Are you making so much money that you can afford even the smallest of regulator-issued fines? Really? Here’s a better idea of you’re already okay with throwing away perfectly good money…why not do the right thing, be compliant, and give a $1 million to charity! Now that’s an investment in political capital and reputation management with guaranteed ROI!
Yeah. Really. Oops. Earlier this fall, Financial Industry Regulatory Authority (FINRA)issued a Letter of Acceptance, Waiver and Consent (AWC) in which J.P. Morgan Securities LLC was censured, fined $1.1 million, and required to revise its Written Supervisory Procedures (WSPs), in addition to providing a written report regarding the implementation and performance (to date) of its revised WSPs. The Letter was issued in response to FINRA’s findings that the firm undertook a Code-Split to create separate order management systems (OMS) for its institutional cash clients and for its retail clients.
The findings stated that in implementing the Code-Split, the firm failed to account for certain filters in the firm’s prior OMS which resulted in the over-advertisement of trade volume. As a result, it erroneously captured volume that had already been advertised on a trade date when it later swept for volume that was delayed for advertising, based on client preference, on trade date plus three (T+3).
The firm’s prior system also did not filter out replicated parent-child order volume. As a result, an institutional client trade that was advertised appropriately on a particular trade date would be submitted again for advertisement, and in the case of some parent-child orders, more than once, on a T+3 basis.
As additional institutional clients were moved to the new OMS, a process that occurred over a four-month period, the impact of the over-advertised T+3 volume increased. J.P. Morgan Securities likely overstated its advertised trade volume by billions of shares through Bloomberg and AutEx. Ultimately, the firm voluntarily removed billions of shares that it advertised, including advertisements related to actual executions, but not until after the relevant trade dates.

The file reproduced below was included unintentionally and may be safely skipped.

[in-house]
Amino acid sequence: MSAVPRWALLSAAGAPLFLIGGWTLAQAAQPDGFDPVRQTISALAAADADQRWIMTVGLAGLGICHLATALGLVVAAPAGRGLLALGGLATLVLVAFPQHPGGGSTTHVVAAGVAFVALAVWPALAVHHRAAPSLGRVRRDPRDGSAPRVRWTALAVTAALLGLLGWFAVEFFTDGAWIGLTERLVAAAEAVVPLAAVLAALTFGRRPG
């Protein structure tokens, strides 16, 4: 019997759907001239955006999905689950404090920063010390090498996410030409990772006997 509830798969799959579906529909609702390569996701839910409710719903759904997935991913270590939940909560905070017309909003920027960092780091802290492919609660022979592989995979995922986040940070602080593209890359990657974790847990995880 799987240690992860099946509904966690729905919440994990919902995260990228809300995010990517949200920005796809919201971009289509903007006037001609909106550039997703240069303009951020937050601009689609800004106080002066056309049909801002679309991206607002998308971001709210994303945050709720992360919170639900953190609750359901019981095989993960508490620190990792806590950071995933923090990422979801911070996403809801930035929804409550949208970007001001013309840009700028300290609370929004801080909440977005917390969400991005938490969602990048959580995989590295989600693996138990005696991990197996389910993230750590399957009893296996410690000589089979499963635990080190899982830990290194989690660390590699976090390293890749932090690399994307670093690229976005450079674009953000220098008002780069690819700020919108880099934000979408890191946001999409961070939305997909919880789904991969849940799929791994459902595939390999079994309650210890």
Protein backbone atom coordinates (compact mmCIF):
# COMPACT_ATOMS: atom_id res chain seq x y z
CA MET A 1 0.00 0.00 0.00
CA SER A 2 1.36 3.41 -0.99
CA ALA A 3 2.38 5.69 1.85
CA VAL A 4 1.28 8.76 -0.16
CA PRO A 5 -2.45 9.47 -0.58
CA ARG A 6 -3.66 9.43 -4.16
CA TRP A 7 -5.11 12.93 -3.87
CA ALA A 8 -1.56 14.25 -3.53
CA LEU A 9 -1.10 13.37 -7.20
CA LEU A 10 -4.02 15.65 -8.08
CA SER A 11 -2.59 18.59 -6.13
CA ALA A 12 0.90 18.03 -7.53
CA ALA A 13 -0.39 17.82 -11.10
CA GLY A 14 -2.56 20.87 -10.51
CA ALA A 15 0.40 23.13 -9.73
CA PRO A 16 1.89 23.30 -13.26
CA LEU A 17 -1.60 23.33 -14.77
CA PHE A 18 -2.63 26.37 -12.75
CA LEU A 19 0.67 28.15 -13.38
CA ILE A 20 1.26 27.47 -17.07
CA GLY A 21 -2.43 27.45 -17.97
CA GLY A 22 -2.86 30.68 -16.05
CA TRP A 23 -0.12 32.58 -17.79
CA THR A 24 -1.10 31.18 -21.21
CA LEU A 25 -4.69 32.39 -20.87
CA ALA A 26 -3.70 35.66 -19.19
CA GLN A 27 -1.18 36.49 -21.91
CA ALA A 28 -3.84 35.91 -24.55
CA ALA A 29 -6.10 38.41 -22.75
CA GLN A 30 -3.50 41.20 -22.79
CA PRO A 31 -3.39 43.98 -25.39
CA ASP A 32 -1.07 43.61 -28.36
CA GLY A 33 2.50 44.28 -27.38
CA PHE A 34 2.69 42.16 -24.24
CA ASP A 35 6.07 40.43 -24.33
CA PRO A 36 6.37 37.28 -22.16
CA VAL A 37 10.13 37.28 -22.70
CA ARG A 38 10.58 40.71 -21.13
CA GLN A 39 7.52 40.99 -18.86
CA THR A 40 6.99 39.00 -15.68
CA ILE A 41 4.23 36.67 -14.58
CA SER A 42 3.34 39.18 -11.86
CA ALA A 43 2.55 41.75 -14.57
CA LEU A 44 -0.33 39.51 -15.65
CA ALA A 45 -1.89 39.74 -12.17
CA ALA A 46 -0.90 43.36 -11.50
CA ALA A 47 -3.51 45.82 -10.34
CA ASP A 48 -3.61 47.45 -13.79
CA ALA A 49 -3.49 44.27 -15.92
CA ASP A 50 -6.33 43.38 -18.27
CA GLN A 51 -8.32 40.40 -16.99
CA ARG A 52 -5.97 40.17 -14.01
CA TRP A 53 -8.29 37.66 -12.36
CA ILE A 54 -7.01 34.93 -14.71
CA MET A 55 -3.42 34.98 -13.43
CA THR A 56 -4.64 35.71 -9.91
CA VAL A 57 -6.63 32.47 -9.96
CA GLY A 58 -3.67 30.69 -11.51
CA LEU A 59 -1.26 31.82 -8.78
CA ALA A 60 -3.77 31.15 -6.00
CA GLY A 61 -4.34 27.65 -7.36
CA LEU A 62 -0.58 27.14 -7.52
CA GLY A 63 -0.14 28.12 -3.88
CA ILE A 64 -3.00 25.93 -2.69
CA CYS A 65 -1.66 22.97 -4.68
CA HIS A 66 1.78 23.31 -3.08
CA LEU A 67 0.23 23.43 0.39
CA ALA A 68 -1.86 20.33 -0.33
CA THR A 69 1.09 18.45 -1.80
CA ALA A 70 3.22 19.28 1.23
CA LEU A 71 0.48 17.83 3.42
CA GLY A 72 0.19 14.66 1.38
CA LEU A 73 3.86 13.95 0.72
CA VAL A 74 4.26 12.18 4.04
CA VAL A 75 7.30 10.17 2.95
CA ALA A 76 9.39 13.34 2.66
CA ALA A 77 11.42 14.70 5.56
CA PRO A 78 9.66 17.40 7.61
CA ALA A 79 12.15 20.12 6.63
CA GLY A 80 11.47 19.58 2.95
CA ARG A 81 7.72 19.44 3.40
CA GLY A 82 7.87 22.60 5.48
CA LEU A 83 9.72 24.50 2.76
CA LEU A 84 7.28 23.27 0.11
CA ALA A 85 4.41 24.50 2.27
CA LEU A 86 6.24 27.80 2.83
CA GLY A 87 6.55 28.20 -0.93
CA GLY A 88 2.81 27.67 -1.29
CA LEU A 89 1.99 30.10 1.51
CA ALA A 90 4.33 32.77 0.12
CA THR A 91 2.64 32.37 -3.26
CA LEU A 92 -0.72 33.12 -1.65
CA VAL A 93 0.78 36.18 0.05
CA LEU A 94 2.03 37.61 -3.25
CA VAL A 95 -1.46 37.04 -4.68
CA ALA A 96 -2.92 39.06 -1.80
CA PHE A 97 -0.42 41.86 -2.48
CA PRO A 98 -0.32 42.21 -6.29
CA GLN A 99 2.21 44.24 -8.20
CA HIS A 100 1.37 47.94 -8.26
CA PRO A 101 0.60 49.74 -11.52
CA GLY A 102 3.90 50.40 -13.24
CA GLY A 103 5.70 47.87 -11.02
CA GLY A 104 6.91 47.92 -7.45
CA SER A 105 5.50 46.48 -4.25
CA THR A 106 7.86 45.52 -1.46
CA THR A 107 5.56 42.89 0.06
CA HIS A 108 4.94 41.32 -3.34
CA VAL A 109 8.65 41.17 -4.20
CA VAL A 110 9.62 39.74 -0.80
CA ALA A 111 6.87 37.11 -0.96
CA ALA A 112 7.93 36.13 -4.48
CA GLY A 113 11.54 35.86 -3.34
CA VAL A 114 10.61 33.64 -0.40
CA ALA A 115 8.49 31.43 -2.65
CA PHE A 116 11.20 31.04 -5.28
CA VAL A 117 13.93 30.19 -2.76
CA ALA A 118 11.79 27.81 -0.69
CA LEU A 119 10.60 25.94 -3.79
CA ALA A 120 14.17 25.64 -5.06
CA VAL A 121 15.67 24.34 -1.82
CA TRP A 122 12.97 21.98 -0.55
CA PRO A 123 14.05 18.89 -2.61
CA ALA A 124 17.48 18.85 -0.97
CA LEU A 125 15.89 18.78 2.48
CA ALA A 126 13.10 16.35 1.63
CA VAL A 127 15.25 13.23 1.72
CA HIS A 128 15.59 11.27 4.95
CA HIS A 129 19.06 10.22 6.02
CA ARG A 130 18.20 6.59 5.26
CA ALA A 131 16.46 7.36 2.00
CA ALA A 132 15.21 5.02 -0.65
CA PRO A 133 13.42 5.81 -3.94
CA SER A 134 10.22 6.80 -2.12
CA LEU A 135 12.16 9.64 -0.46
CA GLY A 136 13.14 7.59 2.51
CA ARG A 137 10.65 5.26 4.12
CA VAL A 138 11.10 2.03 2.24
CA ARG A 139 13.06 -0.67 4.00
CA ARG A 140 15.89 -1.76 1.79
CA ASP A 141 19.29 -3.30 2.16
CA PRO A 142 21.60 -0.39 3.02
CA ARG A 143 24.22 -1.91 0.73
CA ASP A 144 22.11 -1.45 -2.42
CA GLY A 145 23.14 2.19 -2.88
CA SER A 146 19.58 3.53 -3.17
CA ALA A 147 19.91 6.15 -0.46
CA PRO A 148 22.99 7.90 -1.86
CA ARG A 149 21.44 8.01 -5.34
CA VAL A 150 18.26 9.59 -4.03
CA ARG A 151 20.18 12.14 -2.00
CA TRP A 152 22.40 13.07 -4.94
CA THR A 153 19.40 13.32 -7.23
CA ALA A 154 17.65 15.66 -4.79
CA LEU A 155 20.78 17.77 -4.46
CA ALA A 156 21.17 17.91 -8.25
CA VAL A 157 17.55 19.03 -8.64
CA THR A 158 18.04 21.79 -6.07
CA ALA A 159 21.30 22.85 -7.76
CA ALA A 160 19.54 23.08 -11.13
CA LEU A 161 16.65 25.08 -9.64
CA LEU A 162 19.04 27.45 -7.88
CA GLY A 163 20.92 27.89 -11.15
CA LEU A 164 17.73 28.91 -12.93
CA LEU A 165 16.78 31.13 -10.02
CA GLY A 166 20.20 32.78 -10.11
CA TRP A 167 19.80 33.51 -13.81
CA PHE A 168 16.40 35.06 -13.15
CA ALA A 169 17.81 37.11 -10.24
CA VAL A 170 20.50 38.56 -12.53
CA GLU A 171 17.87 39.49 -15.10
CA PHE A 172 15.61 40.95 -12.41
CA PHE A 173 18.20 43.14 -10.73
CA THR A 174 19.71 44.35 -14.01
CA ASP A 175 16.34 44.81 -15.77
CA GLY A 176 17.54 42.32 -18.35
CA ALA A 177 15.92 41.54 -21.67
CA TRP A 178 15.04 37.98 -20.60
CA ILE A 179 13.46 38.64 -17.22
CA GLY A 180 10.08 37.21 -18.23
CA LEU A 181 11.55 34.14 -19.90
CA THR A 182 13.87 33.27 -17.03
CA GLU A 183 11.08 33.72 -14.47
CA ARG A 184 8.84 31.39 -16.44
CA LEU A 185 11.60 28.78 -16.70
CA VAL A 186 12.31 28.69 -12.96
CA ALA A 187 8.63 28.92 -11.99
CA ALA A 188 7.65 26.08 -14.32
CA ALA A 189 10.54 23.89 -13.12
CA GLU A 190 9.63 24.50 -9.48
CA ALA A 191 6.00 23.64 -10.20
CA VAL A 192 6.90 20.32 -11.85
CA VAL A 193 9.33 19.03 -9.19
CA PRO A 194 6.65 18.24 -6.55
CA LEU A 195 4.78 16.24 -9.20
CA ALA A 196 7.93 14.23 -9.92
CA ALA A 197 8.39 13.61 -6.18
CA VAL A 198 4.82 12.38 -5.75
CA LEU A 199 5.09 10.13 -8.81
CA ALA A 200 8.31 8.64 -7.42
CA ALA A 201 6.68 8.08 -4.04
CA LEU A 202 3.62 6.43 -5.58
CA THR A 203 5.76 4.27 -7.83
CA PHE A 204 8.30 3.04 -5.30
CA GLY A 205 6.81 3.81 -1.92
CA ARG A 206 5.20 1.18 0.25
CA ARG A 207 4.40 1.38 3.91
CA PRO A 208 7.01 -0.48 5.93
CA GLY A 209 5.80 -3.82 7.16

The findings also stated that the individual who conducted reviews of the accuracy of advertised trade volume did not have access to firm-wide execution volume because of information barriers. Thus, firm-wide execution volume was not readily accessible to the individuals conducting reviews of the accuracy of advertised trade volume. This inhibited J.P. Morgan Securities’ members’ ability to adequately know the trade volume for any security to ensure any advertisement of such volume was accurate. The firm also failed to have any supervisory system, including WSPs, in place to review the accuracy of trade volume advertised on a T+3 basis. The firm’s supervisory deficiencies adversely affected the firm’s ability to adequately review the accuracy of its trade volume advertisements.
Fines + more fines
J.P. Morgan Securities agreed to accept the censure, and a fine of $200,000 for its supervision violations and an additional fine of $900,000 for violating FINRA rules 5210 and 2010. A charitable donation would have been a better investment.
Compliance is so much cheaper!
Stuff happens. But why risk the exposure when keeping your organization on the “straight and narrow” can be so “cheap and easy?” Let’s talk (212-233-1155). Ask about Patrina’s cost-effective and comprehensive, 8-module compliance solution and compliant data capture, file storage, and records archiving specifically designed for the financial services community. Be smart. Be covered.